Friday, January 21, 2005

Something to aspire to

I've been thinking about this post from Steven Barnes' blog. Particularly, this section

"this would easily relate to my sense that the negative programs run by America, and black America, pertaining to young black men are absolutely poisonous. That black immigrants who come from a culture in which there are role models and mythologies that support excellence, as opposed to young black men, who, faced with countless dehumanizing and emasculating images in the majority culture turn to the only powerful images they can find. In America, this happens to be Hip-Hop culture right now"

It reminded me of a previous post where I touched on the importance of role models to children. This seems like as good a time as any to talk some more about that.
Heroes give us something to aim for. An idea of what our limitations are, or should be. Children who grow up believing that there are no limitations in what they can accomplish therefore start out with a significant advantage over children who expact to achieve little. For now, even if you don't believe this accept it as my hypothesis.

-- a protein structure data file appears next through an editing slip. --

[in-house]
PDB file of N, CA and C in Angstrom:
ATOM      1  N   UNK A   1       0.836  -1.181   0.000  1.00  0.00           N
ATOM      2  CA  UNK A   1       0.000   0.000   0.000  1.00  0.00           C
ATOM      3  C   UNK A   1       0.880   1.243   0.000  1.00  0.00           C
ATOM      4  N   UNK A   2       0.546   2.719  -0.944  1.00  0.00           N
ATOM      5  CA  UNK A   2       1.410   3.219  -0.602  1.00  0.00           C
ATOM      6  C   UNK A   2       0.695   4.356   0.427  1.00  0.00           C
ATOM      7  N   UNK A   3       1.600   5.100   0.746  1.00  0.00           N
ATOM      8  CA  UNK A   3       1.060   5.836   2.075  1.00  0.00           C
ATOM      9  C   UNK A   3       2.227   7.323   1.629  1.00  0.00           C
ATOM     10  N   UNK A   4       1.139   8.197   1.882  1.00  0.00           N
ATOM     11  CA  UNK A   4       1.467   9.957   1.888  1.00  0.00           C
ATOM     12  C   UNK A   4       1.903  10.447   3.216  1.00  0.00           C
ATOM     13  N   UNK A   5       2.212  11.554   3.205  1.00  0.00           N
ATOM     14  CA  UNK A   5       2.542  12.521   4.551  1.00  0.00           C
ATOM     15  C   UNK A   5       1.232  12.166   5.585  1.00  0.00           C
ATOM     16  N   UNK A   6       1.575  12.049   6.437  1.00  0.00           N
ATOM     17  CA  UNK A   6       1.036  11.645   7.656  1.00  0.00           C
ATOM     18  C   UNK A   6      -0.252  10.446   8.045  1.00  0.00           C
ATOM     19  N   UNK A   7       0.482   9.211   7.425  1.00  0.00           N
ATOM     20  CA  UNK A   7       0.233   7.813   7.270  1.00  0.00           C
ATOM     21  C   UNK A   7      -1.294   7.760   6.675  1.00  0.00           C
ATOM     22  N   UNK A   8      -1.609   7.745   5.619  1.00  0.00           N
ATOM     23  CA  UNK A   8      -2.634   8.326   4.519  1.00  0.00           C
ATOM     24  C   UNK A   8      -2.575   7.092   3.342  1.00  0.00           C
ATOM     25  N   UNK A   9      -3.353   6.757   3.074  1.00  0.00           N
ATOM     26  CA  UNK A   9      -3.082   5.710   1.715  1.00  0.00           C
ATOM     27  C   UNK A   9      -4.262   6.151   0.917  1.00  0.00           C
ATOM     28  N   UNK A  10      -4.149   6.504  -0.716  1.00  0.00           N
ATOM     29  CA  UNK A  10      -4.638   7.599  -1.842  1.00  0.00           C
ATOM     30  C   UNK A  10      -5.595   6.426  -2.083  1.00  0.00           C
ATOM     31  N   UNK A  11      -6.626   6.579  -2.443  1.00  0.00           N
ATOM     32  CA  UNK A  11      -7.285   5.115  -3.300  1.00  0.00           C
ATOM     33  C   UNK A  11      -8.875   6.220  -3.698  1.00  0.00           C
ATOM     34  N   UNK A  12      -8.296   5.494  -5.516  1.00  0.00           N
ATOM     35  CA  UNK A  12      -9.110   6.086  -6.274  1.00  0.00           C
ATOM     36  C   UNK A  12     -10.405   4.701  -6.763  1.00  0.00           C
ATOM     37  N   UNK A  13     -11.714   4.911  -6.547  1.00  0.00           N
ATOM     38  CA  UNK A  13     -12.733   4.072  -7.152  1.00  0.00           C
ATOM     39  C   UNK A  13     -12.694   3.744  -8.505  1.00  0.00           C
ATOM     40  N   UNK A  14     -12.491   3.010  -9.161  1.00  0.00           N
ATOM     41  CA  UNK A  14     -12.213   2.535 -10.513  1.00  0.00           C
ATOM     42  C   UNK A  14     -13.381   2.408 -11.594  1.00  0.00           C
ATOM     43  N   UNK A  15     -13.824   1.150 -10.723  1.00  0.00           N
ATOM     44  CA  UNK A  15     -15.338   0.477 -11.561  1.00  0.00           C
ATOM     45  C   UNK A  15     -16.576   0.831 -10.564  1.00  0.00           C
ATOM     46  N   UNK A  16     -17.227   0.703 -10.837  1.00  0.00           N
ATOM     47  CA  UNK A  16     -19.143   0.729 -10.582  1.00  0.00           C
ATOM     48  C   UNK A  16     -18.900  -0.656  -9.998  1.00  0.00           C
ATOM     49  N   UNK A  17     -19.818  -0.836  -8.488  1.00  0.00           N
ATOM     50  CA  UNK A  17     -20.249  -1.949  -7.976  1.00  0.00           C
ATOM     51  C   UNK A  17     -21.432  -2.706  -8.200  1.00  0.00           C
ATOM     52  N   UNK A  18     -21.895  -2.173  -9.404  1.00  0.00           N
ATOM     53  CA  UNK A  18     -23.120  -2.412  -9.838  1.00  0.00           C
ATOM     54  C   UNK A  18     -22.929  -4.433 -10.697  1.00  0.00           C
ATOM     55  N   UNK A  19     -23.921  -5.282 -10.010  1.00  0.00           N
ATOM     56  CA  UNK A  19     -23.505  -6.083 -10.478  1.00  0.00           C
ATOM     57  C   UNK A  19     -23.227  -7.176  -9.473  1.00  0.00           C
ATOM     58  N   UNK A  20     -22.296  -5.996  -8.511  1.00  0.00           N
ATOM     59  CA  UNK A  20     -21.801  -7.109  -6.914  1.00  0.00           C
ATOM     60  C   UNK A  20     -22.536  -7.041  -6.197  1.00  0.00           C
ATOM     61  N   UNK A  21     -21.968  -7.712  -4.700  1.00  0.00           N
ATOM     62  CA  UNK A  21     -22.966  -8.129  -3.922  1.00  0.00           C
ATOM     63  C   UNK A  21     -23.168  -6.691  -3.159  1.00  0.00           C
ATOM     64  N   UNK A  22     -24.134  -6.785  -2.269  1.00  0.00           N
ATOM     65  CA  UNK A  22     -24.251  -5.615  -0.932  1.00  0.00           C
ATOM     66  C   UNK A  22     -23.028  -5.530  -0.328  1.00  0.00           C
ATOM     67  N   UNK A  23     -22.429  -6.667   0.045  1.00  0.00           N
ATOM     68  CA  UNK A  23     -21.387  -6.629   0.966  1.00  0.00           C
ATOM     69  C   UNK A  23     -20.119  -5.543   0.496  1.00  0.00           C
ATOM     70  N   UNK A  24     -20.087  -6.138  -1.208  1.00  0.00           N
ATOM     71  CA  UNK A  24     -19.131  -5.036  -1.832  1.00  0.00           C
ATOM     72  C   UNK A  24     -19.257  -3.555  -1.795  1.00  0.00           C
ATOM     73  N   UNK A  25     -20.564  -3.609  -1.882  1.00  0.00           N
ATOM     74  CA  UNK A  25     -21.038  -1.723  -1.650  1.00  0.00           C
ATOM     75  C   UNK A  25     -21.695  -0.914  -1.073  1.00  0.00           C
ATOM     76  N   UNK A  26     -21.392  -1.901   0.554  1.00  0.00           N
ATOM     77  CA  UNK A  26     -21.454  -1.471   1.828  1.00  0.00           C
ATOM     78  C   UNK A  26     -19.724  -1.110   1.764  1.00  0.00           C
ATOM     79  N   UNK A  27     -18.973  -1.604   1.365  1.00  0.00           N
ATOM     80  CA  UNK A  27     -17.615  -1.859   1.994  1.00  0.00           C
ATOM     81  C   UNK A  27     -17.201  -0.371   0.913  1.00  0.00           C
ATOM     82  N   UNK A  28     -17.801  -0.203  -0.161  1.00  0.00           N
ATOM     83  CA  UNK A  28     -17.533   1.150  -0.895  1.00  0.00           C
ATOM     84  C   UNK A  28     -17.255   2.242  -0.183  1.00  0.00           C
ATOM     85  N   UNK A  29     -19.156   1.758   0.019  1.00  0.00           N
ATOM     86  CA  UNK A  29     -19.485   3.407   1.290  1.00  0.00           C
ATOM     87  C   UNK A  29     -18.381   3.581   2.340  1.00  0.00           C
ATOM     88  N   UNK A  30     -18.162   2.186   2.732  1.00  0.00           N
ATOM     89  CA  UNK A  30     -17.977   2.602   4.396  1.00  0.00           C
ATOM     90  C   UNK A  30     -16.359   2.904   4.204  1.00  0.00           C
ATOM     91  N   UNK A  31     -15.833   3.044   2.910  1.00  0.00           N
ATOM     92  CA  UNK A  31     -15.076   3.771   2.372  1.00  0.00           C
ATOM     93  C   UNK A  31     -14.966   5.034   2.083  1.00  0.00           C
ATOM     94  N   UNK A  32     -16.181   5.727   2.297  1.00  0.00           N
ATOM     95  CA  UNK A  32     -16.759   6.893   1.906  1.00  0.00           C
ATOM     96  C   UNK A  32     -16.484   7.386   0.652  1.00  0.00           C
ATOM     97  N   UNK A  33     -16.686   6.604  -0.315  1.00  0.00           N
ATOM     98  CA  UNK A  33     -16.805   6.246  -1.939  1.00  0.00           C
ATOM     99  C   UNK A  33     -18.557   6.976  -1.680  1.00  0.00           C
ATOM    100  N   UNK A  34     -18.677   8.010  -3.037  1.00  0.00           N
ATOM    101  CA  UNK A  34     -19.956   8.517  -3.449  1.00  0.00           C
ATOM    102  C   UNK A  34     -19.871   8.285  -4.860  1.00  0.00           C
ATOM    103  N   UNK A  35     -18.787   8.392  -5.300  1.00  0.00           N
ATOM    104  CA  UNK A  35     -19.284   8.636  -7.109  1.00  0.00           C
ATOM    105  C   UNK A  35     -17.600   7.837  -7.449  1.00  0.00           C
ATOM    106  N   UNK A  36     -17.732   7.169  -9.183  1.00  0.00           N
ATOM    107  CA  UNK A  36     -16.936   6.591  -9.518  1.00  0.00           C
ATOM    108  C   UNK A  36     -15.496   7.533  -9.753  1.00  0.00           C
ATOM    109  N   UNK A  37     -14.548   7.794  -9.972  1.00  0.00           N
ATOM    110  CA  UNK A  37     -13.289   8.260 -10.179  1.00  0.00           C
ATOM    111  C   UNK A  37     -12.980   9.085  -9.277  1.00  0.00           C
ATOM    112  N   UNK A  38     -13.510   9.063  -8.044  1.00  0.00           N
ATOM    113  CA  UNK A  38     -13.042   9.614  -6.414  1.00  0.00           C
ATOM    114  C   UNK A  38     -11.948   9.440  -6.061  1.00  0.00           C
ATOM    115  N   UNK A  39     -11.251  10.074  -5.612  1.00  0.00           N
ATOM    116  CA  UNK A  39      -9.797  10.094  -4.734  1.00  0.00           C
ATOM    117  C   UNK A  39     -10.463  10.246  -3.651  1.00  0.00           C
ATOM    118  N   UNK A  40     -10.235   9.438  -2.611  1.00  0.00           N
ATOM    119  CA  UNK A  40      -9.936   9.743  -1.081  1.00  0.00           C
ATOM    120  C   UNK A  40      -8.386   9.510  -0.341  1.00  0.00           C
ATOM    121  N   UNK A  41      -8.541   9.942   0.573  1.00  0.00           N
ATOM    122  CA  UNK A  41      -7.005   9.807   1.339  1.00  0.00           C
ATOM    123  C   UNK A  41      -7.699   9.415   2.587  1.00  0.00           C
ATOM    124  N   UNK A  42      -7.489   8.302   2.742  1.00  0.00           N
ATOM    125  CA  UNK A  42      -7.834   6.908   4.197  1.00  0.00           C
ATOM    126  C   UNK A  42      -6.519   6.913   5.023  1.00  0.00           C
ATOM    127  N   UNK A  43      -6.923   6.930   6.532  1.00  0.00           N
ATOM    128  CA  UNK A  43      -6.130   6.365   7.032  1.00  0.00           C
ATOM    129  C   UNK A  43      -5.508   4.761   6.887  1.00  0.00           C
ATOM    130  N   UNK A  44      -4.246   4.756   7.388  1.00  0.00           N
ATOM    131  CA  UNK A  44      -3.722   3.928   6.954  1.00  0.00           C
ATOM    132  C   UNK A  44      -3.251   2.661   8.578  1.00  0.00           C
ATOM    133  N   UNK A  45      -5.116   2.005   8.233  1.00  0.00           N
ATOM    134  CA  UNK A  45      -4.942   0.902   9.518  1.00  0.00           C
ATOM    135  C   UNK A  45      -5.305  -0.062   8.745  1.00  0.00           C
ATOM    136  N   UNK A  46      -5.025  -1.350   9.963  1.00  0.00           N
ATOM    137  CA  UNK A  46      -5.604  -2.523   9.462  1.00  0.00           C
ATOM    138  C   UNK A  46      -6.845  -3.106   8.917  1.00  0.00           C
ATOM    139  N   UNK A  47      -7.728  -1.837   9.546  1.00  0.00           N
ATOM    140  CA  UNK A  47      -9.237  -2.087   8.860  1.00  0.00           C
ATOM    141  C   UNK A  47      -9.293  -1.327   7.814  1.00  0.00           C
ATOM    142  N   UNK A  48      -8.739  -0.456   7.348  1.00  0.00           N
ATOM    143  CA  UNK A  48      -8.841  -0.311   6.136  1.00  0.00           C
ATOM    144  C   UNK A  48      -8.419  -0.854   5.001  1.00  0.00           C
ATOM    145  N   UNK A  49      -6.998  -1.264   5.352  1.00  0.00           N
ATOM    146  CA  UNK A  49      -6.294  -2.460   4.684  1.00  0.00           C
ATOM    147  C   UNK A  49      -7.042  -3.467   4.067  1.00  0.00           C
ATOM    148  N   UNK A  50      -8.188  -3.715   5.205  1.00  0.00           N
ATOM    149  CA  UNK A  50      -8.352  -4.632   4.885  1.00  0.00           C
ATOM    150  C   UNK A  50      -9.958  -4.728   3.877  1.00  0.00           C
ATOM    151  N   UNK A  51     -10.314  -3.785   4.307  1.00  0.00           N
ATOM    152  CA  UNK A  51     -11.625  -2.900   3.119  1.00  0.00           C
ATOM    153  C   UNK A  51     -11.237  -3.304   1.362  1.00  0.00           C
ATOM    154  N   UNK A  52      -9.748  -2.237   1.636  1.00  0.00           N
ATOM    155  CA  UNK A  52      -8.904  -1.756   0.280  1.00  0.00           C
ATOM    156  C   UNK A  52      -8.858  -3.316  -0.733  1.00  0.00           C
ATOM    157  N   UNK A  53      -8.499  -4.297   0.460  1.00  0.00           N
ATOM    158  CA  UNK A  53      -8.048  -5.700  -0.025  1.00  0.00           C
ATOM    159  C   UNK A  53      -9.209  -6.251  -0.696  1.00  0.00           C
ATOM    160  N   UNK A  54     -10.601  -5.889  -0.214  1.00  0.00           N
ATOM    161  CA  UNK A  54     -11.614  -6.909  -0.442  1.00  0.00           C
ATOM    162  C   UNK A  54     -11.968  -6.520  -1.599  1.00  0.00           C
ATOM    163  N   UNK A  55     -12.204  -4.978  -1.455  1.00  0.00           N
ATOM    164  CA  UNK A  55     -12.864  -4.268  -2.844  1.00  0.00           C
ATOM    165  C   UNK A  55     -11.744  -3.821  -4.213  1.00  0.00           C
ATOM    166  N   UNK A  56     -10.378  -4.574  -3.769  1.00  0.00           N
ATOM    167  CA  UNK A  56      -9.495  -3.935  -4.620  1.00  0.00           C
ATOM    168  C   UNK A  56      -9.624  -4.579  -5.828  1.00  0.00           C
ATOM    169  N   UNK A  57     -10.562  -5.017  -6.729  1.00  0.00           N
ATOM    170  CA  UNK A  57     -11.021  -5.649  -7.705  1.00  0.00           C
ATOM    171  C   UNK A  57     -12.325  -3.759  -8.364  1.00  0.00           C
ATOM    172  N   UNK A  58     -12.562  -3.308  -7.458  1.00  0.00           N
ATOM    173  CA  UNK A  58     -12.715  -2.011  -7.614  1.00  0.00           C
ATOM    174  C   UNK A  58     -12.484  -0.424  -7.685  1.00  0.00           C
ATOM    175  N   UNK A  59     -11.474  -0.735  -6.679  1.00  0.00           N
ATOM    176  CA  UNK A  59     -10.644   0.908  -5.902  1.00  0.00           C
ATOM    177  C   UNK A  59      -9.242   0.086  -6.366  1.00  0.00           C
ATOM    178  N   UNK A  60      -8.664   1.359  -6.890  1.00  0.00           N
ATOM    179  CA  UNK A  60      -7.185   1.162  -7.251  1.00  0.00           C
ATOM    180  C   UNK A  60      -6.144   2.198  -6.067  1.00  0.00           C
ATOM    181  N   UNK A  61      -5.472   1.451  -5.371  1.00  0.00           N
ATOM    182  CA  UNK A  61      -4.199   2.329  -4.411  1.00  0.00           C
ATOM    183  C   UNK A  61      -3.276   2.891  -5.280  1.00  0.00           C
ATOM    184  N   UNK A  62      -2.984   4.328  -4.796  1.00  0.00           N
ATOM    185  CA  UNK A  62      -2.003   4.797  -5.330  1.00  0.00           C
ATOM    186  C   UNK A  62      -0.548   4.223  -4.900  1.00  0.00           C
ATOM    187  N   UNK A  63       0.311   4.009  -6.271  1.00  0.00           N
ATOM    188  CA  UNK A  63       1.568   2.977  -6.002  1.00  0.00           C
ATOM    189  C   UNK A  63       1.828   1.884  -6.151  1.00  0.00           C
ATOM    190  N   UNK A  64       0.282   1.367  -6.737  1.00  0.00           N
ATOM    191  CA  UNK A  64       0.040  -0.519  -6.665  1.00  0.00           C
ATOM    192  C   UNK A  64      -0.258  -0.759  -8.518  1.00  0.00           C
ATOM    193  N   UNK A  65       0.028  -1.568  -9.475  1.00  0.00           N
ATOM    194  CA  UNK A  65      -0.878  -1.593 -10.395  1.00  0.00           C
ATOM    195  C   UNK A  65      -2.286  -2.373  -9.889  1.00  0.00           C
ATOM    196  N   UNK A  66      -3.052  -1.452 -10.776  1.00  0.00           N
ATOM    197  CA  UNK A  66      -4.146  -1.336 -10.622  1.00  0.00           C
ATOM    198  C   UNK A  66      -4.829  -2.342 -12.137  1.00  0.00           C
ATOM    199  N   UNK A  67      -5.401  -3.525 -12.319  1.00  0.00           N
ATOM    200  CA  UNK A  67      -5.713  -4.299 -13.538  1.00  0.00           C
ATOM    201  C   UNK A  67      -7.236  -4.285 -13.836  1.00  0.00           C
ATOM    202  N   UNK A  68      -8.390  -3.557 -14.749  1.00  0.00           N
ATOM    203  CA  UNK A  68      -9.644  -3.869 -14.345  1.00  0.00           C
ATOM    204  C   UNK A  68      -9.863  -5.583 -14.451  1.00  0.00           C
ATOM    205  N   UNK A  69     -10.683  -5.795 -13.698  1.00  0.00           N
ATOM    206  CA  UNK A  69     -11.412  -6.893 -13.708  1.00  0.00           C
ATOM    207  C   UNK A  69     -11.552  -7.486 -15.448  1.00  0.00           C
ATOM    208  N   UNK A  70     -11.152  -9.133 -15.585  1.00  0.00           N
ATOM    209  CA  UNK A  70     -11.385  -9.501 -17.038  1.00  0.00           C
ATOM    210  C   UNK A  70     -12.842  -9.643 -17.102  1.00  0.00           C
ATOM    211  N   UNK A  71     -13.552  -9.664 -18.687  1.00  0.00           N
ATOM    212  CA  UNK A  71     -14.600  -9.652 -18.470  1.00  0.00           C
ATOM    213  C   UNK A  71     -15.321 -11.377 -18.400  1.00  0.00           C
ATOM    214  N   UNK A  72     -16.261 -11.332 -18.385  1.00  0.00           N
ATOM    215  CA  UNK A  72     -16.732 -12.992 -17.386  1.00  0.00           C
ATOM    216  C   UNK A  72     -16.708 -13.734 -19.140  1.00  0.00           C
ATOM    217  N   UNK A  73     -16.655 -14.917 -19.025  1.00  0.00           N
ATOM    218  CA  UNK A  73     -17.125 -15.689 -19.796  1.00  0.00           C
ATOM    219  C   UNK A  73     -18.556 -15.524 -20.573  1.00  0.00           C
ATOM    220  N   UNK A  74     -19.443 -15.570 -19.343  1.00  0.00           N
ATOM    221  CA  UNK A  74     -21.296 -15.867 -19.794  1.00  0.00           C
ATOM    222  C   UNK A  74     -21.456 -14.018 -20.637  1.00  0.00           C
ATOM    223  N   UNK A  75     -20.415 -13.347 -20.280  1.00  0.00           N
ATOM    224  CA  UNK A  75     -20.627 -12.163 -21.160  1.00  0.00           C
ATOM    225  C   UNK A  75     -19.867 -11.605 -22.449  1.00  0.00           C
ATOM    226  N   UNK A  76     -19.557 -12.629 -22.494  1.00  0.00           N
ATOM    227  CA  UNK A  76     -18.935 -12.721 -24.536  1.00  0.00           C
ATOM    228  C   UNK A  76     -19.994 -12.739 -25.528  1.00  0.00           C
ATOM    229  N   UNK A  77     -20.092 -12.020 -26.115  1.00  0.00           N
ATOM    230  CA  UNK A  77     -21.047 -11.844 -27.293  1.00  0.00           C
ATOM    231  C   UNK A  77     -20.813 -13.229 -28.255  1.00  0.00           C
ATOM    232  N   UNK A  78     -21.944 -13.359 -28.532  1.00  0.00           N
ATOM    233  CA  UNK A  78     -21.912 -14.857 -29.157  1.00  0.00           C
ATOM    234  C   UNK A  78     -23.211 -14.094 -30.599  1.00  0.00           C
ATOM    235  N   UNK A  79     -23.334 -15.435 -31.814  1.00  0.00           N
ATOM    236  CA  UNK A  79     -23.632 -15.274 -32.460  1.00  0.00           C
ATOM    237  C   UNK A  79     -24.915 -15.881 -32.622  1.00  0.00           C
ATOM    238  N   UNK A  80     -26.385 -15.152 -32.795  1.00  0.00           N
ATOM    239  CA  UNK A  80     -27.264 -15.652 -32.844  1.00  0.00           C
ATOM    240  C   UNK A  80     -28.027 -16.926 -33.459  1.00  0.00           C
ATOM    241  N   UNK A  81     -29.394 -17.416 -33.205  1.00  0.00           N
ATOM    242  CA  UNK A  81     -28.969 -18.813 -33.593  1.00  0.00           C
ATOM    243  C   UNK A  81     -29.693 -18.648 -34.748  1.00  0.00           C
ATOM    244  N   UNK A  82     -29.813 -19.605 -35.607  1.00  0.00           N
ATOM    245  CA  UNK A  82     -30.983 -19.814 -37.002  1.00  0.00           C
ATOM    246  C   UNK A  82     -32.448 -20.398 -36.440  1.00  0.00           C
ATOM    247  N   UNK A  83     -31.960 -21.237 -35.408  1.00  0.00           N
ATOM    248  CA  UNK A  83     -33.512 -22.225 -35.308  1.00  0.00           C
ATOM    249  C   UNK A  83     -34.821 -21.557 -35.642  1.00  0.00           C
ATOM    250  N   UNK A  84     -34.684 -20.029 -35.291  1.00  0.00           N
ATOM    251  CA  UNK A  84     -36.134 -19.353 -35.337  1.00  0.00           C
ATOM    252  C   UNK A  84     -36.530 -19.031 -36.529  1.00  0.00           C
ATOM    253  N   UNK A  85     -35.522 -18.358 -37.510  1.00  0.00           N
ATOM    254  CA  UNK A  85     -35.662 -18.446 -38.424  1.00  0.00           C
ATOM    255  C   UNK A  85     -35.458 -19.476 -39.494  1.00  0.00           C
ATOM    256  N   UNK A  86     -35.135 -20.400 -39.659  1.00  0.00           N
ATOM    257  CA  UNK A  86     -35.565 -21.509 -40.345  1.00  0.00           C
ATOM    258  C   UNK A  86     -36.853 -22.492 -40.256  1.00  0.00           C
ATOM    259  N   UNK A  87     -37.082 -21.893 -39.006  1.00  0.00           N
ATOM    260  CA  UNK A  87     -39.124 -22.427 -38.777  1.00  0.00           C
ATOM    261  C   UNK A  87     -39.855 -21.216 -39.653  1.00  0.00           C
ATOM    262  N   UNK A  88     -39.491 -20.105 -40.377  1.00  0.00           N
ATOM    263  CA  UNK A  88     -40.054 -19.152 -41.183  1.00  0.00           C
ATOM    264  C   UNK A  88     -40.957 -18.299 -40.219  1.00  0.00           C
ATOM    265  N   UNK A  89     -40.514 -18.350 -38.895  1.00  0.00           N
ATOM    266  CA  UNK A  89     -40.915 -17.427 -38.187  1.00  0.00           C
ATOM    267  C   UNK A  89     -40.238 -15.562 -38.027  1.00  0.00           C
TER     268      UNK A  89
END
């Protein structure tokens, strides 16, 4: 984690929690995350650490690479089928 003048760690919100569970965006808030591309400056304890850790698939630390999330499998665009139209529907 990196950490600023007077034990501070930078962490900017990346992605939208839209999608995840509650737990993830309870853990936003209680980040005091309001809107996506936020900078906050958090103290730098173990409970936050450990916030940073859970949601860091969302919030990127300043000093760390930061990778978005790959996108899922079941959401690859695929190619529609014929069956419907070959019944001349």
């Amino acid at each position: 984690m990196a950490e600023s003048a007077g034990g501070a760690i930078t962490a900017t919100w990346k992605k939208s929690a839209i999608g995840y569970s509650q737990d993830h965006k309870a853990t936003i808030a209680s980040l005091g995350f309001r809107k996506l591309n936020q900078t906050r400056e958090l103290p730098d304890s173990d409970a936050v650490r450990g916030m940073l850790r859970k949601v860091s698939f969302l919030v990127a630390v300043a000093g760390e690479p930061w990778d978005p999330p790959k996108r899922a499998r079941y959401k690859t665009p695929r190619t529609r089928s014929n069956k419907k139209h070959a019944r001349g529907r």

Now, the image of black people in the American media is, with very few exceptions, limited to athletic, entertainment, criminal and/or sexual prowess. (sidenote: As for Africans, we're usually starving, exterminating each other or living in the jungle. However, we retain the same 'animal' sexuality) Don't believe me? Talk to someone from a foreign country whose only exposure to America has been through the media and ask them what they think about black people, or just observe them around black people.
Since these images are all children see, they expect little more of themselves. A good way to counteract this mental poisoning and expand their horizons is to show them as many images as possible of extraordinary people who look like them as possible. This was originally the idea that led Carter G. Woodson to create negro history week, the precursor to black history month. It's also a large part of the reason why African and Carribean immigrants tend to do comparatively well despite all the racism and idiocy we have to contend with. We have a larger pool of role models to draw on when creating our expectations.

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1 comment:

Anonymous said...

I agree completely and thank you so much for creating this blog! I spent so much time looking for a blog on African comic books or Black comic books in general, so thanks and keep up the great work!